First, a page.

Every so often a news story will come along that claims that technology is harming children. Usually, it’s a front to push yet more legislation through. But every now and again, the warnings are worth listening to.
Perhaps the biggest concern that most people have right now is that apps are harming children’s health. How many times have you heard it said that children don’t play outdoors enough?
The cynic might say that comments like those are just lazy thinking and don’t reflect genuine health concerns. But there are warning signs that a life dominated by technology is harming kids’ health. For one, children appear to be a lot weaker these days.
Operating an iPhone simply doesn’t require a lot of muscular strength. Then there is also the worry that sedentary lifestyles are bad for children. Even though obesity rates in kids have levelled off in recent years, science suggests that sitting for a long time is still risky. Potentially, these habits could lead to significant health problems in the future. Only time will tell.
Then there is the fact that apps have been related to a whole host of social issues. Most of us have heard of Facebook depression by now. It’s when children using Facebook are either bullied, don’t have enough friends, or feel like they can’t live up to the lives of others.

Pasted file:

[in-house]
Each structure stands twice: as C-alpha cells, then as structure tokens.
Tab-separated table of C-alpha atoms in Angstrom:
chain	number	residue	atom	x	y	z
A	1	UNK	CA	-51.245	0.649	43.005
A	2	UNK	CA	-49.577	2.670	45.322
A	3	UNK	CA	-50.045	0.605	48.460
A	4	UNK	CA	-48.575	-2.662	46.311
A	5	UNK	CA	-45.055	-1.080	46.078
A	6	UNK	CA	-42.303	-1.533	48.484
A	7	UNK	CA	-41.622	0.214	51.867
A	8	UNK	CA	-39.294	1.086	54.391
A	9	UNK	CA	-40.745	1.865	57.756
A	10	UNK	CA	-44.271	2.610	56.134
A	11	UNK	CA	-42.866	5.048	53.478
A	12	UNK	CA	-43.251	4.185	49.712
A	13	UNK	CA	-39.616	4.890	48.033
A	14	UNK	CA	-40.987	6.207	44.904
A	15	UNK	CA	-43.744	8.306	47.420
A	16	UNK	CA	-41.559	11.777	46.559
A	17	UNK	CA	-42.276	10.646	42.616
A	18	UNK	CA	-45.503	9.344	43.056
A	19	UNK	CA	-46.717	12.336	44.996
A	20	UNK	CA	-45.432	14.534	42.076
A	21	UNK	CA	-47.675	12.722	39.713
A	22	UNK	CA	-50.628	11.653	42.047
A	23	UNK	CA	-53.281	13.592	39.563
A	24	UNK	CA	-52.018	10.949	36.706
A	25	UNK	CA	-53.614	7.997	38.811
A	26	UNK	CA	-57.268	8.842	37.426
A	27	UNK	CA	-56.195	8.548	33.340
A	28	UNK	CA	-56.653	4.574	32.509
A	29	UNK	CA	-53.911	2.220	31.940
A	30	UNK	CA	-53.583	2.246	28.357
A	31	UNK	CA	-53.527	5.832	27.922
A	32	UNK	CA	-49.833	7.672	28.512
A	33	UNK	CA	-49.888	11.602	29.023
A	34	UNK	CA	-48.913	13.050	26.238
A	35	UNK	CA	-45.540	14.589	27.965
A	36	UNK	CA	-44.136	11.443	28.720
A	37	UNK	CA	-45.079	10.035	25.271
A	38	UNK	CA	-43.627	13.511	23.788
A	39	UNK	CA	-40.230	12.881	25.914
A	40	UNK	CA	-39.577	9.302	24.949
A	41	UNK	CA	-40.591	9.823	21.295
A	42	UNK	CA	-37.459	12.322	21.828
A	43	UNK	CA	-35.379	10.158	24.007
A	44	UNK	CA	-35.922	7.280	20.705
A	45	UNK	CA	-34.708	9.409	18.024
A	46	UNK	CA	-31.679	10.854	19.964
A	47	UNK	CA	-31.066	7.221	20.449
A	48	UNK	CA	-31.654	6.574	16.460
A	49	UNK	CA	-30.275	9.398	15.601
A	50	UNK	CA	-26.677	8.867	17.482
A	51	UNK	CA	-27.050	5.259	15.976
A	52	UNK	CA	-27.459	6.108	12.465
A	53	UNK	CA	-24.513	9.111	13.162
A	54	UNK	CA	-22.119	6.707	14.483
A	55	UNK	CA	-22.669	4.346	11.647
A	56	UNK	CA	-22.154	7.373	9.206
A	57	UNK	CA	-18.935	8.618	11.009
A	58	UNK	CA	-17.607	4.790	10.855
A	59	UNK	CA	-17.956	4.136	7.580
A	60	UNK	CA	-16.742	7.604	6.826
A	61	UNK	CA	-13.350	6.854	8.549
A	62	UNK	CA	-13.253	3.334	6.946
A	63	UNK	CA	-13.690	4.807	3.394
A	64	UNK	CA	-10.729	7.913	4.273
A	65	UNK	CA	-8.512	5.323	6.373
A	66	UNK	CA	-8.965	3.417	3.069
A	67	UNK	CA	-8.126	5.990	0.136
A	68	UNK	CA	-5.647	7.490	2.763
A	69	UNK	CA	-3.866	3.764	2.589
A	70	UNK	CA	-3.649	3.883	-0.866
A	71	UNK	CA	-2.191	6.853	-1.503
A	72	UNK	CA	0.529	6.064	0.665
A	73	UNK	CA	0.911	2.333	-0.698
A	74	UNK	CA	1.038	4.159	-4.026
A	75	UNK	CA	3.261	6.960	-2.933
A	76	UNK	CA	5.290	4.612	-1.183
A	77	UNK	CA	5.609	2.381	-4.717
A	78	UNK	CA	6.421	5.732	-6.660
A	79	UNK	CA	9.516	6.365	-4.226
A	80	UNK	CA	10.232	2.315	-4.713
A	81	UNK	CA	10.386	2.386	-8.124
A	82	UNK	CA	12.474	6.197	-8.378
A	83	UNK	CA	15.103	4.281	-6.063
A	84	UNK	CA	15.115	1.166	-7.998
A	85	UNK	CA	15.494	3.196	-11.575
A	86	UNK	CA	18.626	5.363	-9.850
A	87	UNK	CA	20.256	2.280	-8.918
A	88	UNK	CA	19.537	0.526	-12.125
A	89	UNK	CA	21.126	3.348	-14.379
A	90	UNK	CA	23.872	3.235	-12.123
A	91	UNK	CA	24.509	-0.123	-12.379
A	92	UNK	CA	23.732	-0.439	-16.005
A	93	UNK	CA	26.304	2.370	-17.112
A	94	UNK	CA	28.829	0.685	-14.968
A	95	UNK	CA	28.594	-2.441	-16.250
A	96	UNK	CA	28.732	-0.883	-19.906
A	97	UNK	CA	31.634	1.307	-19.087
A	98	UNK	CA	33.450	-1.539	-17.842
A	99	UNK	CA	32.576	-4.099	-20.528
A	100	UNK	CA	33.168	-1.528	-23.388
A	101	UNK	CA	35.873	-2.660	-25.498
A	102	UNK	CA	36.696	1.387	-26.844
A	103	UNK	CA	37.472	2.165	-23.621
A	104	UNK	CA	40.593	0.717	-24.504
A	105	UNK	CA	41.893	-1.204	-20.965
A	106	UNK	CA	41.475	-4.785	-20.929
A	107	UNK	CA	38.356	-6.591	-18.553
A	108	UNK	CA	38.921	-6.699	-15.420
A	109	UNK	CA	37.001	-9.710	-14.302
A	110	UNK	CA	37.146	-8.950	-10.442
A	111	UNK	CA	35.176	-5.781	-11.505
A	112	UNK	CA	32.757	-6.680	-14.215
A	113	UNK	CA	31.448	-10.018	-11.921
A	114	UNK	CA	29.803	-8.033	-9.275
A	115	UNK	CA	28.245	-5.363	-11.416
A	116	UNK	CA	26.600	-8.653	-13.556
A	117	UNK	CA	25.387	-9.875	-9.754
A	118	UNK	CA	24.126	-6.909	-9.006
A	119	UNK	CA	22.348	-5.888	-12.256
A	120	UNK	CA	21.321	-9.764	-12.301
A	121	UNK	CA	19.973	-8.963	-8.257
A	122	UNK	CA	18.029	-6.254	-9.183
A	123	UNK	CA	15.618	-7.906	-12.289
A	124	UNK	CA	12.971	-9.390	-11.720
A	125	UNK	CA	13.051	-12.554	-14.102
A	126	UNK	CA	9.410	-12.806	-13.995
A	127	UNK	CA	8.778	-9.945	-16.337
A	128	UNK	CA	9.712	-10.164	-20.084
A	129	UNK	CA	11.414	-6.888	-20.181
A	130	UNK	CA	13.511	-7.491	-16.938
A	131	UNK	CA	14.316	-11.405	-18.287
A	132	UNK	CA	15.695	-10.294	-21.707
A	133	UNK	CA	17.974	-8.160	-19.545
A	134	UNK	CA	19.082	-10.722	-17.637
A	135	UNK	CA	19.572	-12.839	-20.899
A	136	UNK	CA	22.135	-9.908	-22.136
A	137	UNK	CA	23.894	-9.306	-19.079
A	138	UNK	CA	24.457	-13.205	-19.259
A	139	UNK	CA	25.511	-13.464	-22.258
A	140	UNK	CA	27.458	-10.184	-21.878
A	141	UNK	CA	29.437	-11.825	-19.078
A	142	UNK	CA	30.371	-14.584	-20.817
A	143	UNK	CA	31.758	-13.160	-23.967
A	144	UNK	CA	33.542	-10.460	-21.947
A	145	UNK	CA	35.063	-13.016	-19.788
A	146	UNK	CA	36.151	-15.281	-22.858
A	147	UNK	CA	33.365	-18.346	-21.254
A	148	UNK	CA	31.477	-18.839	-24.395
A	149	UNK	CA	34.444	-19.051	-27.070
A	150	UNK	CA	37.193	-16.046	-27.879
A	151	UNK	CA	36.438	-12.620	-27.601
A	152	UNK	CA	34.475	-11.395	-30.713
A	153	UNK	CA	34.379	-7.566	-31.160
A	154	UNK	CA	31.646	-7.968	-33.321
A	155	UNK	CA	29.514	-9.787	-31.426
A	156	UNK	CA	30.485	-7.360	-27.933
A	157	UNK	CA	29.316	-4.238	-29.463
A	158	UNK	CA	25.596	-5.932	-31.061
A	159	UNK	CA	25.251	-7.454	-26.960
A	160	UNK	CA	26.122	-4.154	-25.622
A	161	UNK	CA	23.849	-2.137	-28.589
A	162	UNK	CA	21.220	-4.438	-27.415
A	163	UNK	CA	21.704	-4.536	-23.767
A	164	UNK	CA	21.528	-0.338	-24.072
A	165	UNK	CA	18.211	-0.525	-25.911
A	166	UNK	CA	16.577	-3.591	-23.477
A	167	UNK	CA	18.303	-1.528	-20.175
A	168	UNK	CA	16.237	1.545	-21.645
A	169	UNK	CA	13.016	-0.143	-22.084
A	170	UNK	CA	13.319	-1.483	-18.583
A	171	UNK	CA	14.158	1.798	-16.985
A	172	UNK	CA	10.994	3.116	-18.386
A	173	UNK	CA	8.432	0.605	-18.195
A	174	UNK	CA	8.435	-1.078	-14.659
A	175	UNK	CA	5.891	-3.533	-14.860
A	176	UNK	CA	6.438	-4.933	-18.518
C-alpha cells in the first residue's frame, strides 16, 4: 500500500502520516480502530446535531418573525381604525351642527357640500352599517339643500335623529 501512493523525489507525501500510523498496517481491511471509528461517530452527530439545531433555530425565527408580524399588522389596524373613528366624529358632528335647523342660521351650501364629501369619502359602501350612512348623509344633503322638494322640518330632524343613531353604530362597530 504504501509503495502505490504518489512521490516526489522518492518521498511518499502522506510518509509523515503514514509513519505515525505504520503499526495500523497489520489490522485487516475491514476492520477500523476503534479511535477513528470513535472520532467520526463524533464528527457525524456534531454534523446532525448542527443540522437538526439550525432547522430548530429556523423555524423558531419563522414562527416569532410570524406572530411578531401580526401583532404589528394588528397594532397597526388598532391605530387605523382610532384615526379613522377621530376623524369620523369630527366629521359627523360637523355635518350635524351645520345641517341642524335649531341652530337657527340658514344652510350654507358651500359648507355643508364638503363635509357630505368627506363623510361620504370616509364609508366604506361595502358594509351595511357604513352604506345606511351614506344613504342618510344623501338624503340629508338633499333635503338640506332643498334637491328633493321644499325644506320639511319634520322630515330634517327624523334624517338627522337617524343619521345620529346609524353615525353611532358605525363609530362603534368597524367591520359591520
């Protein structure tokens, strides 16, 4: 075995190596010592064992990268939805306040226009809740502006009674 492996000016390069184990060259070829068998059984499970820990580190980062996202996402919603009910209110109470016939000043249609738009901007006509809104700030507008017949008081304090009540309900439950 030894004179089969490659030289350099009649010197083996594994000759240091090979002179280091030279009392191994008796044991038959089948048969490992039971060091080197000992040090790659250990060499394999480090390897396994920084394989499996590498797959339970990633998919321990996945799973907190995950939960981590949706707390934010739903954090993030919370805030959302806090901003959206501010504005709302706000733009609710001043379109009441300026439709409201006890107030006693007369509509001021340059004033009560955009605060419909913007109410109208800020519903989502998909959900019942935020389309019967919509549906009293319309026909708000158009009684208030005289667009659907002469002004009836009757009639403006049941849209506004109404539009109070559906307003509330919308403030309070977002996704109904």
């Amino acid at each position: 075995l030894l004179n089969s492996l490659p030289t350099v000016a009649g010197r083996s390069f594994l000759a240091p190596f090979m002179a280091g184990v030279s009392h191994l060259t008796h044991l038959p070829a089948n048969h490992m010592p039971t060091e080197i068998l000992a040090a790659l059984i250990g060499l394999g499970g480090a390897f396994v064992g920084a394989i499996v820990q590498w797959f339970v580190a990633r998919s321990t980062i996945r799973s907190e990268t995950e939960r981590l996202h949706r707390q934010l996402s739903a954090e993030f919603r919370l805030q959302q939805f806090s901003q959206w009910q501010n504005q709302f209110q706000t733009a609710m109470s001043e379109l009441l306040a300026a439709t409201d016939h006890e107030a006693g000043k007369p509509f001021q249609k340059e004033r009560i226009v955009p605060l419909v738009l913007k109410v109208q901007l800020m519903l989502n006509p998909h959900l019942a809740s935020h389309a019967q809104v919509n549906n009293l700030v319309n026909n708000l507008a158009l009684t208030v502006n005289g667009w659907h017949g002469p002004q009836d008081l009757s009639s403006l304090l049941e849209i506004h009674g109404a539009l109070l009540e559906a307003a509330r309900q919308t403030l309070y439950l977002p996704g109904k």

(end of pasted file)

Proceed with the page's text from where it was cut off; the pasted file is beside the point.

It’s a real phenomenon, covered by the Huffington Post. And it affects millions of children each year. Add to this already toxic mix the numerous dangerous apps that sites like gameadvice.org review, and tech starts looking bad.
But is it all bad? As with most new technologies, there are both benefits and risks. Just take the example of one of humanity’s first inventions: fire. Fire was great because it helped us heat our homes and cook our food. But fire was also bad because it could burn down villages and be used as a weapon.
The good side of apps is that they are potentially a great way for kids to learn. Right now we’re seeing an explosion in the number of apps dedicated to teaching children new skills. Even the most mundane tasks, like learning times tables, can be done through the help of an app.
Apps are the future of education because they “gamify” the experience. They set objectives that kids must strive to achieve, and reward kids in ways that they find meaningful. This is a far cry from the way kids learn in regular school environments, where there is practically no reward.
Plus apps are helping to make children more socially savvy than their predecessors. There’s evidence that using social apps helps children to manage their relationships better. And this means that they are more likely to be successful when they get older, both in work and in life.
The bottom line is that parents need to be aware of the risks and the benefits that apps bring. That means doing their research, and finding out which apps are safe and which aren’t.
But hey, if you’re into weird stuff and weird apps, check out the following,
Views presented in the article are those of the author and not of ED.